Bridges are engineering phenomenons. From the basic bridges that span a small country stream to bridges that span large rivers and bays, it’s amazing how they are built and how they work. Think about how limited humans were before we built bridges.
The gap between knowing and doing requires a similar kind of bridge. It’s a pretty amazing feat when one is built that can most any force that could bring it down. Humans have figured out how to build the physical structures. What challenges humans and what will always challenge humans is building that mental bridge. First however, there must be the recognition that a gap exists. There must be acknowledgment that a bridge needs to be built.
So let’s say a player recognizes what they need to be able to do and that they aren’t able to do it well yet. They recognize they have to put work in to be able to do what they know they need to do. They commit to the work and are willing to do the work. What happens during that time when he/she is trying to build that bridge? What happens during “construction” when execution is required but the bridge isn’t built yet? How do we build confidence when it’s still a work in progress?
Before we address these questions, as coaches we have to ask ourselves some questions. What part of the year did this recognition come? How did the player recognize the gap existed? How critical is this gap to the team’s success? How much time will it take to bridge the gap? How much time and attention can we afford to give to building this bridge?
Of course these questions are very subjective. Let’s think about some possibilities. If this recognition comes as part of a post season individual meeting, then that’s preferred. Now the player has lots of time to work to build that bridge. If that realization comes in the last week of January, then it’s probably a good idea to wait until the off-season.
If the player recognizes the issue on their own, they are more likely to be motivated to resolve it. If a coach, teammate, or fan points out a weakness, the player might not be as open to that feedback depending on the situation. Our approach to these situations must consider the source of the information.
Are we talking about a point guard’s ability to post up or a post player’s ability to finish a lay-up? Are we talking about a point guard’s on ball defense or a post player’s ability to shoot a step back 3 pointer? If you need your post player to make a step back 3 in order to win, then I want to coach your team. You have to judge what’s important and what isn’t.
Will it take 30 minutes three times a week for a month? Will it take 60 minutes every day for six months? Of course there is no right answer for this. But making a major adjustment to a player’s shooting technique is much more involved than teaching someone a new 1 on 1 move. Teaching someone how to defend a post player isn’t nearly as involved as improving their weak hand. Knowing how much time you have to build that bridge and knowing how much time it will take is important in the process. If you don’t have enough time, do you try to tackle it anyway? Is some improvement better than none? Or could that time be better spent in another area?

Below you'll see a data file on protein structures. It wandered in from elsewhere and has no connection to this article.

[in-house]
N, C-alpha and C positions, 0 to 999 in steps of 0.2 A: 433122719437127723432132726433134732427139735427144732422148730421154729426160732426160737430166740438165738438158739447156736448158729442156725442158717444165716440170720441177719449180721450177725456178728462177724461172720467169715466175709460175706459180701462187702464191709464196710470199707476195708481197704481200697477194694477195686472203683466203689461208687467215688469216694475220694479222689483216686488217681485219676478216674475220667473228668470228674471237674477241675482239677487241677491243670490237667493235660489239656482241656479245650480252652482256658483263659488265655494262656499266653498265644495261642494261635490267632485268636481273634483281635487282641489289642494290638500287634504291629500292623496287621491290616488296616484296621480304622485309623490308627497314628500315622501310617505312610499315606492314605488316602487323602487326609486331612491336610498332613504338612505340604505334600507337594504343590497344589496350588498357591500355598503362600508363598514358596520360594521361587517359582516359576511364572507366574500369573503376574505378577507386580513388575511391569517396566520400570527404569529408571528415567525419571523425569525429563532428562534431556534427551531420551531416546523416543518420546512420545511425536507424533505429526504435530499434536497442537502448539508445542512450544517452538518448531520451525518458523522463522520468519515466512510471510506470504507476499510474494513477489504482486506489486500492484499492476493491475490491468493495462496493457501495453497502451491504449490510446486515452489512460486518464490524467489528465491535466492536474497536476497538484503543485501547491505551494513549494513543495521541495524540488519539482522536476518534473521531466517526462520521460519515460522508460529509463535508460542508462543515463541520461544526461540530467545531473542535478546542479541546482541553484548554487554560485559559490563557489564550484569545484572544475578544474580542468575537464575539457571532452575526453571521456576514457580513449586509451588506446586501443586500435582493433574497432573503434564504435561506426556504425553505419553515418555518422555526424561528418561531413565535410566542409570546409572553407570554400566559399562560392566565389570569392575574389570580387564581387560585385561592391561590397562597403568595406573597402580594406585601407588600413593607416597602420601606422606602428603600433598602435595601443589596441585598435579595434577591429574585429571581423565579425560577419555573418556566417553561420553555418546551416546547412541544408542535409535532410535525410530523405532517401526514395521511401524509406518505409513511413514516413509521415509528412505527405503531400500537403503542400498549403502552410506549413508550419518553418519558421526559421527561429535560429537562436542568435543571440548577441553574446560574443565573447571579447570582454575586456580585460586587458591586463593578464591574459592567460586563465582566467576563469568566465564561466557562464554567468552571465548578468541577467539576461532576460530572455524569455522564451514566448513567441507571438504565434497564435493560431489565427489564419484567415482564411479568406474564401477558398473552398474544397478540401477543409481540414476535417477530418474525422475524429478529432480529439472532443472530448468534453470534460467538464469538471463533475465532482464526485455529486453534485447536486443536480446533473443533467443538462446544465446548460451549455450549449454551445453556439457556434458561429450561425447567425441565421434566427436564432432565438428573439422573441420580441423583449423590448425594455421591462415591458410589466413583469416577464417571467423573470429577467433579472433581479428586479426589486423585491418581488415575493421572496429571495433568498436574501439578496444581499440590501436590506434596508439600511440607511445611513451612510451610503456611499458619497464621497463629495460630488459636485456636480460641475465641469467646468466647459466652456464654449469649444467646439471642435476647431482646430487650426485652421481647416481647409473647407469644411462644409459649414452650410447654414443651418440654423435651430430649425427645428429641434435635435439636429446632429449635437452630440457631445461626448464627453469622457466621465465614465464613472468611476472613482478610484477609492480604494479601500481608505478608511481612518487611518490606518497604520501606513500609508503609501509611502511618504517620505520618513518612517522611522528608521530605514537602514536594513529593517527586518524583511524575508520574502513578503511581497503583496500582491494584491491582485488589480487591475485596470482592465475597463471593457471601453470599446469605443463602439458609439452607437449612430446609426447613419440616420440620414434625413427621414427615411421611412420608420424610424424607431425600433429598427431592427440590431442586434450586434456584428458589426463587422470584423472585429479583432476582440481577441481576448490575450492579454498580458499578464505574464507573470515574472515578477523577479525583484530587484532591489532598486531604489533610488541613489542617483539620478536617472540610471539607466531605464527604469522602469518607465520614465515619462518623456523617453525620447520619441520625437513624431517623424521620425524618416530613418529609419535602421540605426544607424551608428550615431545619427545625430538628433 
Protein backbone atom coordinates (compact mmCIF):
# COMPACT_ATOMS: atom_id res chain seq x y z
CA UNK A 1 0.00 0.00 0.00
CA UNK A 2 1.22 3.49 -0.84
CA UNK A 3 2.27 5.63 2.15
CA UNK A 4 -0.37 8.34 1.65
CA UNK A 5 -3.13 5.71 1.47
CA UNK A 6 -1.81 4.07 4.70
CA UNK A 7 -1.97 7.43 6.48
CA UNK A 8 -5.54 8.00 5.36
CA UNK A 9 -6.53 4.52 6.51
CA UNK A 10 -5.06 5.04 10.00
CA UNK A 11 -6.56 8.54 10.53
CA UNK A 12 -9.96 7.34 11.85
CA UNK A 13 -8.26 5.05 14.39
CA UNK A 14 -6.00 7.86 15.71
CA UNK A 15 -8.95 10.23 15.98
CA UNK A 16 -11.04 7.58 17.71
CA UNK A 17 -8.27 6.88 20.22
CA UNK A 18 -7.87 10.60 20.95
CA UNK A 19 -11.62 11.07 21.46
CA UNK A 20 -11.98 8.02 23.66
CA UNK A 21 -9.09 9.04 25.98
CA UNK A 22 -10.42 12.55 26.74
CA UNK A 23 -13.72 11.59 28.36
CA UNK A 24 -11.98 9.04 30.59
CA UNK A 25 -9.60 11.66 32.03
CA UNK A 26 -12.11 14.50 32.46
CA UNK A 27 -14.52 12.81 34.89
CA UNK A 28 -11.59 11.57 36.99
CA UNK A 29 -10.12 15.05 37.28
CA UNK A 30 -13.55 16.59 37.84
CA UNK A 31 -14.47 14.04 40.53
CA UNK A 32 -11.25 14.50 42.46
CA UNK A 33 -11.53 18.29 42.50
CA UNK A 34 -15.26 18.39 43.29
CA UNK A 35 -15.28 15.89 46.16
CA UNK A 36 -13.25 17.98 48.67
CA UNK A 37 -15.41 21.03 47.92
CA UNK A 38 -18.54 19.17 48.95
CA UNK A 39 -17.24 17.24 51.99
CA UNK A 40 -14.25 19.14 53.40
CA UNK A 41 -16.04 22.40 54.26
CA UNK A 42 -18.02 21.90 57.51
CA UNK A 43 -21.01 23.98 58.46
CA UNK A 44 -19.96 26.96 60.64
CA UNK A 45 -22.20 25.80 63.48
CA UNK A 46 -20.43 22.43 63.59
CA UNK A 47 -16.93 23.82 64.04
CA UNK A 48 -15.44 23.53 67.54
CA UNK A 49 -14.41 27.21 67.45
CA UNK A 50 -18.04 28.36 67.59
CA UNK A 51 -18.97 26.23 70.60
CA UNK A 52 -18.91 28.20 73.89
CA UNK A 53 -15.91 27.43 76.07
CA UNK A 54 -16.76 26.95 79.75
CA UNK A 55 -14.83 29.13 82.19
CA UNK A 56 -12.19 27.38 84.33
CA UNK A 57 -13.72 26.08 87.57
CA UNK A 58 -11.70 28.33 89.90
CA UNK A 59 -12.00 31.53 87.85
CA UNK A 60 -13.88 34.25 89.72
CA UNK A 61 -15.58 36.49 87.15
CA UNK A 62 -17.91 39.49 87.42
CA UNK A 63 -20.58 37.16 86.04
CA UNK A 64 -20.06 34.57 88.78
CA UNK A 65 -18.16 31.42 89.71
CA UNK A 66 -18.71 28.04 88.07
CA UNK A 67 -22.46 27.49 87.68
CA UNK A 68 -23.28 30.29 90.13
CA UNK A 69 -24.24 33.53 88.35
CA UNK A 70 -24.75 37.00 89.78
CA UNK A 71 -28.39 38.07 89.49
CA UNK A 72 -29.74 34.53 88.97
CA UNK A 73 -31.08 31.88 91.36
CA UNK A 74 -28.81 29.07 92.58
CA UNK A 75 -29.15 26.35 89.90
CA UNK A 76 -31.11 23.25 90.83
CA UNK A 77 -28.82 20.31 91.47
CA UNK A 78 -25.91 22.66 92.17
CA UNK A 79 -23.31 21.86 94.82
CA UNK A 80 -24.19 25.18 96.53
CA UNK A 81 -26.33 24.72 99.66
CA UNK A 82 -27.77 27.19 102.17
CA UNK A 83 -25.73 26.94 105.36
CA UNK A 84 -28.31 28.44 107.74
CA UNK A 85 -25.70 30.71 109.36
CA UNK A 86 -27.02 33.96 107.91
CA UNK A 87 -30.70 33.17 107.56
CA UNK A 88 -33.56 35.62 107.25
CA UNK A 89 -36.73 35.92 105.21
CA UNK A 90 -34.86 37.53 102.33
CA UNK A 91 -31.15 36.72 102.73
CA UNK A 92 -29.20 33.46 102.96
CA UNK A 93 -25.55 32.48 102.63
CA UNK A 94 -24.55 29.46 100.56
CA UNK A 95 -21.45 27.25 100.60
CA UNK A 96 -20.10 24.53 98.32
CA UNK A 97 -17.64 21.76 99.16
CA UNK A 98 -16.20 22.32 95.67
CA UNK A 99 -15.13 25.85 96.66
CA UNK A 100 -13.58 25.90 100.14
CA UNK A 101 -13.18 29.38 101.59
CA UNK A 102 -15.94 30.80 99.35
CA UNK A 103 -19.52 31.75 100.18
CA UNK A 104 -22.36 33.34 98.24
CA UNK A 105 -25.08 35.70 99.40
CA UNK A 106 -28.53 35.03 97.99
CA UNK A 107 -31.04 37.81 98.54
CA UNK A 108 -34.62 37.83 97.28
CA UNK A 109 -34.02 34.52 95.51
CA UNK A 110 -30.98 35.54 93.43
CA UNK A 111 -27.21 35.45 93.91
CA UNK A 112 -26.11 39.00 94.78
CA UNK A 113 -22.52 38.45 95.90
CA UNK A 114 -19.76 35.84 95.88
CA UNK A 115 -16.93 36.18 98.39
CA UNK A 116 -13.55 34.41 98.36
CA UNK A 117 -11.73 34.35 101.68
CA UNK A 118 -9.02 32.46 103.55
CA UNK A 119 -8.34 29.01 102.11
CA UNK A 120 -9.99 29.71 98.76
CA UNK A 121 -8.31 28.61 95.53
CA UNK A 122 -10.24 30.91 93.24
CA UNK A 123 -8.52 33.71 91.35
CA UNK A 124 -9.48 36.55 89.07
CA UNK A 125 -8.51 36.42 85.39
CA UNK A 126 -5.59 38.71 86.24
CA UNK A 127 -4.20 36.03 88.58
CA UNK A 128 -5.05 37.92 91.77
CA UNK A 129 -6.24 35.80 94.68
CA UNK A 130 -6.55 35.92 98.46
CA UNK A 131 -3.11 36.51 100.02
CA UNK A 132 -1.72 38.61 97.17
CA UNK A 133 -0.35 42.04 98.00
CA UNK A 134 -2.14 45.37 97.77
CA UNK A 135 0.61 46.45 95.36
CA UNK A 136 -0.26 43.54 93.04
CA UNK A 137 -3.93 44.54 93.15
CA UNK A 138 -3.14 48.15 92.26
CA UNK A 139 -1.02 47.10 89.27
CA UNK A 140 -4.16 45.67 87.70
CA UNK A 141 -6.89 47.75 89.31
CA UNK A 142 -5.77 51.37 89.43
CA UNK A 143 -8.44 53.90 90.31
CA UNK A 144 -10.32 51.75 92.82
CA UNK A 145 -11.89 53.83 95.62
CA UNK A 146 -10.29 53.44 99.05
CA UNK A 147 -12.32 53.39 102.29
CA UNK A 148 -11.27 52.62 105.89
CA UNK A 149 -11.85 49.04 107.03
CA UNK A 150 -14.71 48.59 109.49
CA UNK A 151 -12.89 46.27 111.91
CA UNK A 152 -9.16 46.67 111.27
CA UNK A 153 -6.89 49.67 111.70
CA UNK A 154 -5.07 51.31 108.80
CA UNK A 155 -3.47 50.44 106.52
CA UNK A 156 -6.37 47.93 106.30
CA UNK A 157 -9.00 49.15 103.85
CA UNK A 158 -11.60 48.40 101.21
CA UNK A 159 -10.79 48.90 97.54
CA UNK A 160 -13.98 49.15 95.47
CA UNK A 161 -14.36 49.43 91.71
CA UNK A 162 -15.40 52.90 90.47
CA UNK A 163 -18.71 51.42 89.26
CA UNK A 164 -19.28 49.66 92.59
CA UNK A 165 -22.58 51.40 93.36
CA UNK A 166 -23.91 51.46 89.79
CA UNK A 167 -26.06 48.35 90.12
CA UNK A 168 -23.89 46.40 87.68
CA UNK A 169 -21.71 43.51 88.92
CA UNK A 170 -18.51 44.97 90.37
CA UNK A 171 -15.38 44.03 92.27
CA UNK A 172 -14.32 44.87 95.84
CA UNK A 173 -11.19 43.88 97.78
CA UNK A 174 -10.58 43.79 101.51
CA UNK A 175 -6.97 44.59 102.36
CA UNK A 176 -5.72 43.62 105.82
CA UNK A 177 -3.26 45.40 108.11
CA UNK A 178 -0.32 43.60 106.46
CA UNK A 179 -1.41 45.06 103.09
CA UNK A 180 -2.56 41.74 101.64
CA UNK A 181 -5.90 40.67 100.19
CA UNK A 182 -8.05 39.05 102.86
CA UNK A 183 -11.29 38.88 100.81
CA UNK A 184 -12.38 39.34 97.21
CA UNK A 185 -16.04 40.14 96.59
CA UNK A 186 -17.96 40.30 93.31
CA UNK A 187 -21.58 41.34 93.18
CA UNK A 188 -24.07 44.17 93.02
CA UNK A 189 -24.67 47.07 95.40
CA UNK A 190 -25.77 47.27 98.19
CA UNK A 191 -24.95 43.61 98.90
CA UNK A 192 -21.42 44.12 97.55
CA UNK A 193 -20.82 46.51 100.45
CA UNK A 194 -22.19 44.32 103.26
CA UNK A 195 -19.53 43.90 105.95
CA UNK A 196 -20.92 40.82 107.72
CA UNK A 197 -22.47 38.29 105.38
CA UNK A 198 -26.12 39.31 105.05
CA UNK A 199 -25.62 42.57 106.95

This leads into the next area — what else do we have to do? If we spend time in this area, do we have enough time for other areas? Do we have time for other players? Do we have time for other “things”? Do we have the expertise we need? Do we have the resources that we need? Do we have the staff that we need? Will this be the best use of our time?
Notice we haven’t answered the first set of questions. Those are still important. We still have to manage the process within the process. We cannot control every decision of every player that we coach. They will always have the freedom to make decisions that we won’t even know that they made. Whatever bridge they are building, there will always be obstacles along the way. There may be a call for doing even when the bridge isn’t finished. As coaches, we must be able to carefully manage these situations with our athletes. Depending on the athlete, these may need to be handled in different ways.
We are engineers. We devise ways to turn knowledge into action. The good news is that it doesn’t involve calculus or physics. The bad news is there is never one method that always works.